Todd A. Ell

Date of Award


Document Type


Degree Name

Master of Science (MS)


Electrical Engineering


There exists a problem of accurately performing spirographic measurements under physical stress situations. Existing systems, which use mechanical structures in the measurement process, have response times that are too slow, or are too bulky to be considered portable.

The proposed system solves these problems and has a number of attractive characteristics. The system uses relatively inexpensive solid state electronic components which implies a minimal of mechanical parts; portability; and a linear, fast response time.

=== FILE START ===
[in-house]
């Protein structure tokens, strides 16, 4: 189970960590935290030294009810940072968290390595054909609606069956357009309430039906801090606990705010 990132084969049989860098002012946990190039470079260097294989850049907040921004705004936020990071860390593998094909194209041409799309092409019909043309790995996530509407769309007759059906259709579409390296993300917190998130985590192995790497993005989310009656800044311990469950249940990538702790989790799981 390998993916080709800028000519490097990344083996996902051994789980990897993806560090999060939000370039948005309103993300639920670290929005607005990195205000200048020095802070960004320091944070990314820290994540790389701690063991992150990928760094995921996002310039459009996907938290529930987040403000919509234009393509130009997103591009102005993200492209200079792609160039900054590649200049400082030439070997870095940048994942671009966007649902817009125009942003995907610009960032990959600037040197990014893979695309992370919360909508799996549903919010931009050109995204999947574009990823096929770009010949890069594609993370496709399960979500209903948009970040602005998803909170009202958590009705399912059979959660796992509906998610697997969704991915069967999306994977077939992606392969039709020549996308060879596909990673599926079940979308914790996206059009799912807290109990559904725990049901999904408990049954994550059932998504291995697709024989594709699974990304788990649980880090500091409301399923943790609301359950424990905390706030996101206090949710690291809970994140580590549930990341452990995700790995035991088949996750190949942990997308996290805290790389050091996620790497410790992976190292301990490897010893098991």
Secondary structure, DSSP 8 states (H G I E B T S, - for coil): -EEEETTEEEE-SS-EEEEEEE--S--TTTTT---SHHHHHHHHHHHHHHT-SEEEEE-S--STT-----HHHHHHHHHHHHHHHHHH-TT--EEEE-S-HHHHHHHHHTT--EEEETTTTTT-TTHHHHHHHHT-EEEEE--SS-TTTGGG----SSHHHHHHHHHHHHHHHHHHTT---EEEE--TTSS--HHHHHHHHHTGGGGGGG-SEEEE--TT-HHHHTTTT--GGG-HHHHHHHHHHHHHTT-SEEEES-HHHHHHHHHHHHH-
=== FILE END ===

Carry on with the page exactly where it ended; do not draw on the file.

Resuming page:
The system presented in this thesis determines the velocity and temperature fluctuations of the human breath by measuring the difference and sum of the transit times for two continuous sound waves travelling in opposite directions along the air path. The information about the transit times is contained in the phase differencces of the two sound waves across the path. A phase-locked loop is used to keep the differences across the parth constant, irrespective of air - and sound - velocity variations. Therefore, the phase information is converted to frequency variations in the phase-locked loop.